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An often-overlooked financial strategy that could turn into an interest income tailwind for the next few years. What is the structural hedge and how are UK banks looking to benefit?
This article isn’t personal advice. If you’re not sure whether an investment is right for you please seek advice. If you choose to invest the value of your investment will rise and fall, so you could get back less than you put in.
First things first, what is a structural hedge?
Just as you might want to lock in a fixed price for your future electricity bills so you don’t get shocked by higher rates, banks do something similar with their money. They want to avoid any nasty surprises when it comes to interest rate swings.
The easiest way to picture the hedge is like a bond portfolio. Banks use some of their assets to create a portfolio of bonds and earn a stream of cash flows at a fixed interest rate. In practice, this portfolio is largely made up of complex financial instruments, called swaps, but let’s not get bogged down in the financial jargon for now.
As rates in the real world go up and down, the hedge helps limit the impact of rate volatility and smooths earnings.
One of the ways banks make money is the difference between the rates they pay on deposits and what they charge on loans. When interest rates are high, they make more money, but when they’re lower, they make less.
So where does the hedge come in?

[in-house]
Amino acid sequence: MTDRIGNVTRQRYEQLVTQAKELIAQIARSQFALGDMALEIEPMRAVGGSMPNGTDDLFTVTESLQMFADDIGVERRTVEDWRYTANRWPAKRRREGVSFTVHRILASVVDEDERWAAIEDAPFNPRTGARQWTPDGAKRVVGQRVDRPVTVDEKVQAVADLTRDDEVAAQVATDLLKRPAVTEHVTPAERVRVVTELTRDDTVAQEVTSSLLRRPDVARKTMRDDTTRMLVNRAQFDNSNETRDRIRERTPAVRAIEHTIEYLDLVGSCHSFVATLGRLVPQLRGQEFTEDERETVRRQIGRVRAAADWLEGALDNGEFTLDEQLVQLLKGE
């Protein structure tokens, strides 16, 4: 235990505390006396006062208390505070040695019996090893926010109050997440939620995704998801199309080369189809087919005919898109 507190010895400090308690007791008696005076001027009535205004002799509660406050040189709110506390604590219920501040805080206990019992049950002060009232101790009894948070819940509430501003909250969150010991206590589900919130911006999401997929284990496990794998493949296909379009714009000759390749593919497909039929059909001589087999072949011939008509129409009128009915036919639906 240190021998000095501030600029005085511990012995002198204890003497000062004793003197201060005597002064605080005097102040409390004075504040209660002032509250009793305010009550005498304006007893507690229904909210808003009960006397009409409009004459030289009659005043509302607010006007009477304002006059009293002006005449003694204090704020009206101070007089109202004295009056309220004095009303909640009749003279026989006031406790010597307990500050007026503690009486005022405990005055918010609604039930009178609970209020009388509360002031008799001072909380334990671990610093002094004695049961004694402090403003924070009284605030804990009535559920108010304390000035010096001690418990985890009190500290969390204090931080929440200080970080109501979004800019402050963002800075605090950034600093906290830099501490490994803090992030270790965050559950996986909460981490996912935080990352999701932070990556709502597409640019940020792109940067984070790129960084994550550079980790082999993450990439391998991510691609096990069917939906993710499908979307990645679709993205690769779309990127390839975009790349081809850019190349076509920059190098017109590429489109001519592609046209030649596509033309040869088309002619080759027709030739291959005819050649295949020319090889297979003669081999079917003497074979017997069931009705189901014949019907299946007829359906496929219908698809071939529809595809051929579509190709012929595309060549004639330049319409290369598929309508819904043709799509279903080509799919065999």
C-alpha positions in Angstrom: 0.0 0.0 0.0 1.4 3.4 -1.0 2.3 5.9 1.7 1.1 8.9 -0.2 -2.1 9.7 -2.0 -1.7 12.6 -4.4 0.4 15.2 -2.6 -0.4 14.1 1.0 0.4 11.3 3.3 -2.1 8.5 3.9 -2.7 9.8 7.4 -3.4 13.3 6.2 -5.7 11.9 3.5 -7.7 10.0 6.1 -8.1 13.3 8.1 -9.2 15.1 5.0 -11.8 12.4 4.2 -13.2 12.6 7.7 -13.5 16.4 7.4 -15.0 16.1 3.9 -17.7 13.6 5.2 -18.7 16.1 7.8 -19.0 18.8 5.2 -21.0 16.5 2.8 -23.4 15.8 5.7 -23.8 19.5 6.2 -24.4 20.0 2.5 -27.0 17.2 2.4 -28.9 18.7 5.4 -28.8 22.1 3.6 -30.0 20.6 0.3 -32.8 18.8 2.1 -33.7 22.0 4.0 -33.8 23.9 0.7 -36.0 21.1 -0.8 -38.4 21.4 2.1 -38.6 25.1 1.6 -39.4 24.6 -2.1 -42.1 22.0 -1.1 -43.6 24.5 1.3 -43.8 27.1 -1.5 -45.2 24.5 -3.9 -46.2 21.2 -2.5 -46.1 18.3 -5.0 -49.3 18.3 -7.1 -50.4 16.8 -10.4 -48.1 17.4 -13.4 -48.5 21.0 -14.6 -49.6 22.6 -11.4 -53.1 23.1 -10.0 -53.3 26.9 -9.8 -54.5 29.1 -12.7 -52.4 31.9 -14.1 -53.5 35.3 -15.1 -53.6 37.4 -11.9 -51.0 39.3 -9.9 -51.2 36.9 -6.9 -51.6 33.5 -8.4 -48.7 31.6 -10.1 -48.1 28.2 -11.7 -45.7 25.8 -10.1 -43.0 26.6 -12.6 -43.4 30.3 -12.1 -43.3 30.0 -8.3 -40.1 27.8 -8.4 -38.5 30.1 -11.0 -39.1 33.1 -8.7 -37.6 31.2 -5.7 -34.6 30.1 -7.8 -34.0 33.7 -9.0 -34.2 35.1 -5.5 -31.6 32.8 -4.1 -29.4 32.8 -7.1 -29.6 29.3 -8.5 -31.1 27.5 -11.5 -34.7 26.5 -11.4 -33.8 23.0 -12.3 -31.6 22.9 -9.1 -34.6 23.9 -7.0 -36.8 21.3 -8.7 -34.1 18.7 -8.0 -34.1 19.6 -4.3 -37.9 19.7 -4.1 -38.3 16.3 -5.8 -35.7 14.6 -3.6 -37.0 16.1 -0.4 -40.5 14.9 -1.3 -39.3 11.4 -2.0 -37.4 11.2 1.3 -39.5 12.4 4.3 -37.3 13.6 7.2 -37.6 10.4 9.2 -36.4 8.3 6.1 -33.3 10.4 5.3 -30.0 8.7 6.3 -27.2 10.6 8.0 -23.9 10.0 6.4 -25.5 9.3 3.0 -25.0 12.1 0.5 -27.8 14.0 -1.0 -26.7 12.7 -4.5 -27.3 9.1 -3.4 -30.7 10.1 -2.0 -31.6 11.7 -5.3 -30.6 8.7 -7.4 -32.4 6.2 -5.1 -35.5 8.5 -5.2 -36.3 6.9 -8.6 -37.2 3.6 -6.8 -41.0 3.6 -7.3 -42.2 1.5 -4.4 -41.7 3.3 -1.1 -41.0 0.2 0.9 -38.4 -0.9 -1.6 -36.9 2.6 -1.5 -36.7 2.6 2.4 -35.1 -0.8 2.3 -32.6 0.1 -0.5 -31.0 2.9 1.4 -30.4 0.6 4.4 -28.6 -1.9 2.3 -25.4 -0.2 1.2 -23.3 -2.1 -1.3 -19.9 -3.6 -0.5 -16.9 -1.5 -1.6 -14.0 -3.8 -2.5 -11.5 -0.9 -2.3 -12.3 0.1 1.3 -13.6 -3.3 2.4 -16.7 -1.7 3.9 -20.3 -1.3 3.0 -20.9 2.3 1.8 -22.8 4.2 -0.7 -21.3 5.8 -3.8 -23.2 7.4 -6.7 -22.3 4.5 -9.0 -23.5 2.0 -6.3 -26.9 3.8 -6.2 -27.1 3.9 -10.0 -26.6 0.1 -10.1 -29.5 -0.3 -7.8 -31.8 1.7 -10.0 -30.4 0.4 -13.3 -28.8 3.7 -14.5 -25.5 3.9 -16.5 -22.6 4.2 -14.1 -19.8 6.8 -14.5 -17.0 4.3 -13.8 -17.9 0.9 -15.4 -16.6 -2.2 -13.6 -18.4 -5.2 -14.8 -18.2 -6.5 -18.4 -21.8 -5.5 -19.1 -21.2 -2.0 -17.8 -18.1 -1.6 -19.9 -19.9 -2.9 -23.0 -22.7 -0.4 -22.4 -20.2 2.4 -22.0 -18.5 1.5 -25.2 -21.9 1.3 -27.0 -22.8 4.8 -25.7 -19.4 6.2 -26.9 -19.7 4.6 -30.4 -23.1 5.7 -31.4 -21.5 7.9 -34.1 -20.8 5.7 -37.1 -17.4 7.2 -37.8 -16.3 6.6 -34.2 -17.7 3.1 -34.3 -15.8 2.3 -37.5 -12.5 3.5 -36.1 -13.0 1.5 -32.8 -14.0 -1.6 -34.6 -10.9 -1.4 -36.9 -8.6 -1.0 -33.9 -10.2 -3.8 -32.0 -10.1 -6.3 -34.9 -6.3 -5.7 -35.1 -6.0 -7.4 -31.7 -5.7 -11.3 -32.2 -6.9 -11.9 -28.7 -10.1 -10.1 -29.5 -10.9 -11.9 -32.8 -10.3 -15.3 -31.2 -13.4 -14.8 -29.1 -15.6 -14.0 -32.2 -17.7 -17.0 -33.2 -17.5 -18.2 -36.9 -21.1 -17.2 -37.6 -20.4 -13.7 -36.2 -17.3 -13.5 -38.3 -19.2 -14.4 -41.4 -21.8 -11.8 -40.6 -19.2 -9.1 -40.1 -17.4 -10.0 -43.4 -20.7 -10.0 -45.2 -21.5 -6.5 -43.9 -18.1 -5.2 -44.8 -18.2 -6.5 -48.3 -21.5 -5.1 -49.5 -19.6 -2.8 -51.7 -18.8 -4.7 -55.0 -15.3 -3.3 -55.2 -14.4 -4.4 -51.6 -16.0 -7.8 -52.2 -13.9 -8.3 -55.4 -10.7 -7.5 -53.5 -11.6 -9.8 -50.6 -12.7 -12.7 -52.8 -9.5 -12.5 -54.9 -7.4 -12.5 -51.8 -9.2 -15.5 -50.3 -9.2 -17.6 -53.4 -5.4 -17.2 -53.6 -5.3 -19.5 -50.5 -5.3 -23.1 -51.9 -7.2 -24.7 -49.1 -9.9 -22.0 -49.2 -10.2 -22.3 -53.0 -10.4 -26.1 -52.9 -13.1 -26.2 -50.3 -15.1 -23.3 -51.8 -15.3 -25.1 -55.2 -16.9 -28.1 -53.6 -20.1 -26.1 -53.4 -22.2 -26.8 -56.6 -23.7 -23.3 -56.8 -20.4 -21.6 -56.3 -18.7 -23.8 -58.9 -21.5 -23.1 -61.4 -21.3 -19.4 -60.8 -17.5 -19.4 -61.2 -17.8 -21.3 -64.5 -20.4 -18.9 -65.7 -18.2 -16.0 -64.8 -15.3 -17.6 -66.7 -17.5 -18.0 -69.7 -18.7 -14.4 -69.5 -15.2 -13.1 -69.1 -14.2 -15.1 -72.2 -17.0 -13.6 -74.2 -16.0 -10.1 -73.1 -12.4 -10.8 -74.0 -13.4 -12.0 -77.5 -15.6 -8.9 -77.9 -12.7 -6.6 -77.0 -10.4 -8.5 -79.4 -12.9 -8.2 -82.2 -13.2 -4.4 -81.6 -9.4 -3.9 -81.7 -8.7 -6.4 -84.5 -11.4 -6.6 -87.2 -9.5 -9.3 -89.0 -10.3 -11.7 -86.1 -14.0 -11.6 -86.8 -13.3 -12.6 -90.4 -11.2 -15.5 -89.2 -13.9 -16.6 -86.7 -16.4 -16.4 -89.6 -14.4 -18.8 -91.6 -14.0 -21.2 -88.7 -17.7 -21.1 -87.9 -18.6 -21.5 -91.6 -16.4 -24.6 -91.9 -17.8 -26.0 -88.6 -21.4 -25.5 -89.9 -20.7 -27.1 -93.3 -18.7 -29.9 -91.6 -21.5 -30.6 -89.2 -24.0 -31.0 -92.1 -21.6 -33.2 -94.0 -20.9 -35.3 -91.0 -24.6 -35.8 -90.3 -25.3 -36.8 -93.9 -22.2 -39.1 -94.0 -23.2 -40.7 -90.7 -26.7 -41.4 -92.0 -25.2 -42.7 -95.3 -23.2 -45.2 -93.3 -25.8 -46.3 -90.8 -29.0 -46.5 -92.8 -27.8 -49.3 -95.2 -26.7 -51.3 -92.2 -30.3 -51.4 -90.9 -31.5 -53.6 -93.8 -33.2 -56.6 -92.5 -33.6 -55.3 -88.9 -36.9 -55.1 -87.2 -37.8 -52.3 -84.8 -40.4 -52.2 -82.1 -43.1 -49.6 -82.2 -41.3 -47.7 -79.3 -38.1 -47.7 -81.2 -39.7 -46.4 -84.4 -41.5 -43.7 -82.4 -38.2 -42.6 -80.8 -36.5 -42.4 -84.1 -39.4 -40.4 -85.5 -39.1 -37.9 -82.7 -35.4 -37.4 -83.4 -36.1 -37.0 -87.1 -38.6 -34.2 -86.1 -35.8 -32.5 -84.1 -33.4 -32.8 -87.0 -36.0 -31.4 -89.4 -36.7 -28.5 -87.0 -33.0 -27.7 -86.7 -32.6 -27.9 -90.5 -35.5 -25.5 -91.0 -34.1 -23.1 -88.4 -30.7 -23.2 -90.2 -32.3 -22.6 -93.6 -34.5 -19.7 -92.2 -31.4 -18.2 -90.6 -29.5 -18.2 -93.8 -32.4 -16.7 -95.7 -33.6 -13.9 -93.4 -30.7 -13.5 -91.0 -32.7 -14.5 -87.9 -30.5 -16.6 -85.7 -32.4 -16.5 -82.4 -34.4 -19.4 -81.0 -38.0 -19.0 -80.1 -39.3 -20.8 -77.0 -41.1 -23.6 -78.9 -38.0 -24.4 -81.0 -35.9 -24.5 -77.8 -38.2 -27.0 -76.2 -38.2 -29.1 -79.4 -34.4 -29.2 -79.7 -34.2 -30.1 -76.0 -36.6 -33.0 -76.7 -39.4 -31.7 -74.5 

In tougher times, when rates are falling, the hedge can help create a buffer against the rate move. But it’s not quite as helpful when rates rise.
Think back to a bond portfolio, if you’ve locked in 1% and rates rise to 5%, your portfolio is going to lose some paper value (as rates rise, bond prices fall) and you’re missing out on higher rates.
That’s exactly what we’re seeing in the UK’s major banks, and right now the hedge is limiting the benefits from higher rates.
The good news for banks is that the low rates on hedge business written over the past few years aren’t locked in forever. The rapid rate rises we’ve seen this year means as old contracts mature, the balance is reinvested at much higher rates.
It’ll take several years for the entire hedge to move onto new contracts, so there’s no guarantee it will all reprice at current levels. But on the basis that rates don’t fall back to ultra-low levels, there’s a multi-year tailwind on the horizon.
This isn’t a small fish either, major UK banks are expecting to earn billions more in interest income over the coming years.
Scroll across to see the full chart.
Source: Bloomberg, 2025 estimates from RBC Capital Markets (accessed 23.10.23).
The hedge is key for banking risk management and is expected to provide a significant tailwind to earnings over the next few years.
Banks face other challenges, not least from the potential for higher loan defaults and a trickier mortgage market. The sector’s been underperforming for some time.
Scroll across to see the full chart.
Source: Refinitiv Eikon 31/10/23 (UK banks represented by the Refinitiv UK Banks Index).
We think this unloved sector is worth a look. At depressed valuations, the yields on offer (factoring in both dividends and buybacks) are attractive. We also think UK banks are also in a much better place to weather potential storms than they have been in the past. Of course, there are no guarantees and past performance shouldn’t be seen as a guide to the future.
This article isn't personal advice. If you’re not sure if an investment is right for you, seek advice. Investments and any income they give you can fall as well as rise in value, so you could get back less than you invest.
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